"Navis volitans mea plena anguillarum est" is grammatical: "My hovering ship is full of eels".

Terrific. That might of been the end of it, but Irony Deficient weighed into the linguistic fray with:

Vincent, may you receive the laurel for your efforts in cleaning this corner of our Augean stables! (If you have a masochistic streak, the rest of the entries start here.) I’ll add a bit to what you’ve observed above:

  • Da has several possible meanings; my guess is that “give birth” was (figuratively) intended.
  • Pila has several meanings; my guess is that pilae was intended, as a literal translation from English for colei.
  • For the ablative of WD-40, perhaps mixtione WD-40. To also “translate” WD-40, one could use XL WD (as Mud5hark originally offered), or XL VVD (since Latin didn’t have a letter W), or XL IA (roughly translating “water displacement” as immutatio aquae). Fortunately, XL is indeclinable.

Vincent responded:

Apparently "Da da per forcipem" was meant to say "Give me the pliers", which is nice and simple: "Forcipem mihi da".

Your guess about "pilae" turns out to be correct.

If we go far enough back, Latin was quite flexible about its numerals. It occurs to me that XXXX might be a more gypaetine way of writing 40 than XL.

"pro stilo" was apparently supposed to mean "in style", but although there's an etymological link it's quite a stretched one. I think that the intended meaning of "Reaching for the heavens in style" would be better achieved as "Eleganter ad cælis perveniens".

And the puzzling sentence ending "datae nobis sunt", which did hint at an "All your base" reference, was indeed so intended. "All your space are belong to us". Here I favour "spatia" as more punny: "Omnis spatia tuae pertinere nobis sunt" (deliberately ungrammatical).

Just when it appeared it couldn't get any better, it did. Enter Michael Dunn regarding "Ad astra tabernamque":

I am not happy about that "que"; it implies an equality between the two things named by the nouns. Remember the great schism, the split between Rome and the Eastern church, was prompted in part by by the inclusion of the word "Filioque" in the Nicene Creed.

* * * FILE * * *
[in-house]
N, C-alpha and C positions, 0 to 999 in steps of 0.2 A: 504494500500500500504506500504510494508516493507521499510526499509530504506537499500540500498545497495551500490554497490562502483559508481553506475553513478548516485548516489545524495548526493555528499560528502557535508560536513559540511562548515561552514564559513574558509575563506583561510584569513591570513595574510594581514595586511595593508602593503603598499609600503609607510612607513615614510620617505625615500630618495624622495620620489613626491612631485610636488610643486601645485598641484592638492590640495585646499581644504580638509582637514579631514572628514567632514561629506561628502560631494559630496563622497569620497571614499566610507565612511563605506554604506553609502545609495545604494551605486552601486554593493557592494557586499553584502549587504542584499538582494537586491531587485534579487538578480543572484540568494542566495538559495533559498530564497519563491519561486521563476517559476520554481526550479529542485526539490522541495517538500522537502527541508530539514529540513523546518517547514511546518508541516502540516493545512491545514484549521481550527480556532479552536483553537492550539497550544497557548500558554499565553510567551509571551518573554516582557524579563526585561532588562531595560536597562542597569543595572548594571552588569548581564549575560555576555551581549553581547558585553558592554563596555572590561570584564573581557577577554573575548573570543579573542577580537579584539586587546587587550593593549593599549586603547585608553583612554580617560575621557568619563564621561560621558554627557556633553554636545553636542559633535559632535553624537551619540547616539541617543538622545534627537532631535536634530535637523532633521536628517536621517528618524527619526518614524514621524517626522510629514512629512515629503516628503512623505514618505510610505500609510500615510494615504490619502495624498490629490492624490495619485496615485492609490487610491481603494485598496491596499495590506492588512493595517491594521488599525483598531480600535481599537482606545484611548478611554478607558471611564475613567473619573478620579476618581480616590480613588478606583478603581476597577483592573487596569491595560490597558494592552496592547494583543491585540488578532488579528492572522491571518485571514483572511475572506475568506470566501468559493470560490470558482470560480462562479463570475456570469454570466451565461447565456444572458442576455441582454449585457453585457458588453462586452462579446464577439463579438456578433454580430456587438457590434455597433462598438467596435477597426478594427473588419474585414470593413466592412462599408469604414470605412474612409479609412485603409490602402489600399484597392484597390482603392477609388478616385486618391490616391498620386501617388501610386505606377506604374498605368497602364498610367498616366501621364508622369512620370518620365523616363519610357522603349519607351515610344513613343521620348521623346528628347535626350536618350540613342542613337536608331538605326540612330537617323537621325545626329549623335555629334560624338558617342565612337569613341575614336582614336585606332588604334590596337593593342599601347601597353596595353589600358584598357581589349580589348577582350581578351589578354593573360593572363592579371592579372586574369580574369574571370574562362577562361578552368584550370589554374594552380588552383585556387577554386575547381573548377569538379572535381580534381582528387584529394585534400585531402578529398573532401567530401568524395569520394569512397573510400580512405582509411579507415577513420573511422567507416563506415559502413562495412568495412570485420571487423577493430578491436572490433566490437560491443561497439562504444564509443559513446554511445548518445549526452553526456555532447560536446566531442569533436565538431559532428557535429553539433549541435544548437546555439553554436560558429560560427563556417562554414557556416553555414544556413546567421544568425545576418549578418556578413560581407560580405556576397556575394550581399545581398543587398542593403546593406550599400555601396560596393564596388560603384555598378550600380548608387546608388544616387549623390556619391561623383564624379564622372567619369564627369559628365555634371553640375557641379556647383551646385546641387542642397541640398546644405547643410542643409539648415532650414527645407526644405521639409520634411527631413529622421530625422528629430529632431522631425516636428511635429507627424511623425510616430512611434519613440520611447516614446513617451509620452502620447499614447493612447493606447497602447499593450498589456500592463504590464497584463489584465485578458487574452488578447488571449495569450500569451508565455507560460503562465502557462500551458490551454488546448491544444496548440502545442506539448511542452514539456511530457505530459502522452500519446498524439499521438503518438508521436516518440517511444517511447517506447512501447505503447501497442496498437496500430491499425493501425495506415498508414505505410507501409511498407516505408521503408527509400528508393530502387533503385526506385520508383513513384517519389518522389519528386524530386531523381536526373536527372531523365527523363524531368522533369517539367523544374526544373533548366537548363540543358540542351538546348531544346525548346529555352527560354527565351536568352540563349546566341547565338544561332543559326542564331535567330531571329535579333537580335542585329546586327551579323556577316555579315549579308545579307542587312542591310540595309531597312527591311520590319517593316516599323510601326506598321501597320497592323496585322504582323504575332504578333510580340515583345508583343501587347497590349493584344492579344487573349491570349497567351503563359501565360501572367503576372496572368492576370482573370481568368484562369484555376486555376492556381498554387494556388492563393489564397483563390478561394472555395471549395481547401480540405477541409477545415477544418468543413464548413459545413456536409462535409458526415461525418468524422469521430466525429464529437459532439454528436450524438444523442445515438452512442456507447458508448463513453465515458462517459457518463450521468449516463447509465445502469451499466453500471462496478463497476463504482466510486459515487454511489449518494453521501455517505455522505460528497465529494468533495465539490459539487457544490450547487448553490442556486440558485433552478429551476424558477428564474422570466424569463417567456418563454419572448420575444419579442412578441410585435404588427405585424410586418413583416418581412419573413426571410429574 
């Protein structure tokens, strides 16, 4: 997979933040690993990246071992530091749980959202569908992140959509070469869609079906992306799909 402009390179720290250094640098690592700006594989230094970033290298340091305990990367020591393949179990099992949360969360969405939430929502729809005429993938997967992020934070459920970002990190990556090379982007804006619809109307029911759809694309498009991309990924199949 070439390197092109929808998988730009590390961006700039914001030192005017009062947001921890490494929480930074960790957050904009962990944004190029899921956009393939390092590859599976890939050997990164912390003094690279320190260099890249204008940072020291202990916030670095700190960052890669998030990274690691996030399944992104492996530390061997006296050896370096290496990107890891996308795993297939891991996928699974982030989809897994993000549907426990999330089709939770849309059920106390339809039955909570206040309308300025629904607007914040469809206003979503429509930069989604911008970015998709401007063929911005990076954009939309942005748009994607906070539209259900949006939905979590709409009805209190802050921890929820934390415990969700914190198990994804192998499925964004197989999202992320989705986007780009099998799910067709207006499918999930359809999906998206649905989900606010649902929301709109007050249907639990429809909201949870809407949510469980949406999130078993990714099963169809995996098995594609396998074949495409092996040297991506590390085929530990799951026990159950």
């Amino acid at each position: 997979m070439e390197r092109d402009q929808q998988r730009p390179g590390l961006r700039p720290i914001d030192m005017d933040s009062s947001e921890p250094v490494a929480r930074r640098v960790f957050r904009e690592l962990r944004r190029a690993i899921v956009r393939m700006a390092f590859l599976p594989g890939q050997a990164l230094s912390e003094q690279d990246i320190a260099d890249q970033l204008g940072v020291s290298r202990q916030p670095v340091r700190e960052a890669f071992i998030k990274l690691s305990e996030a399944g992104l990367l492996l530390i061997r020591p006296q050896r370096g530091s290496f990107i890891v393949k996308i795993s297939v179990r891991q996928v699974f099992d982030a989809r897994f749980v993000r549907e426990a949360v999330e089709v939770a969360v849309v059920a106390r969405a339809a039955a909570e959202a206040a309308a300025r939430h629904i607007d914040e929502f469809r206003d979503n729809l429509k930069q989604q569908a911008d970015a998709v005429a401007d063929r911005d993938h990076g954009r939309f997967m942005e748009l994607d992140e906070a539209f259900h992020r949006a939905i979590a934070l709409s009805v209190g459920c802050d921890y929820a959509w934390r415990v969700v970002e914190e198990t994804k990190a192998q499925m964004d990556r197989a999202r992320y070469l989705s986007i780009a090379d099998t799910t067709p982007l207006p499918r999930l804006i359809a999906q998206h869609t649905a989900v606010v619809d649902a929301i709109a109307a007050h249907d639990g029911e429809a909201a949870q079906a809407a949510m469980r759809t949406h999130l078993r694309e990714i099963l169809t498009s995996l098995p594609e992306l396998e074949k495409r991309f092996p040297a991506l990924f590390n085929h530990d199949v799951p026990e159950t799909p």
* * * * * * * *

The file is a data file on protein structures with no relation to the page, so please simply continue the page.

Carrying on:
Hmmmm. Back to you, Irony Deficient:

Michael, how does -que imply equality? Consider the first sentence of Tacitus’ Germania:

Germania omnis a Gallis Raetisque et Pannoniis Rheno et Danuvio fluminibus, a Sarmatis Dacisque mutuo metu aut montibus separatur: cetera Oceanus ambit, latos sinus et insularum inmensa spatia complectens, nuper cognitis quibusdam gentibus ac regibus, quos bellum aperuit.
In this sentence, Gaul is not being equated to Rhaetia, and Sarmatia is not being equated to Dacia.

The Filioque controversy had more to do with ἐκπορευόμενον having been translated into Latin as procedit, and the differences in their respective connotations when “and the Son” was appended in Latin.

We're glad that's cleared up, and we'll leave the final word to "breakfast", on the matter of "Veni vici ballocketi":

I am surprised to discover the Romans had no word for ballockets. Raises serious questions regarding what they have ever done for us. Which provides another possible motto: Quid pro nobis Romanos?

Oh no, cue another "Romanes Eunt Domus" moment. ®


The deadline for motto submissions has now passed. Please don't send any more suggestions, or we'll be up to our nuces in dodgy lingo for the next six months.

More from the lovely LOHAN:

  • You can find full LOHAN coverage right here.
  • If you're new to LOHAN, seek out our mission summary for enlightenment.
  • There are photos our our magnificent Vulture 2 spaceplane here, and detailed structural plans here.
  • For your further viewing pleasure, we have all our photographic material stored on Flickr.
  • Our LOHAN and Paper Aircraft Released Into Space (PARIS) videos live on YouTube.
  • We sometimes indulge in light consensual tweeting, as you can see here.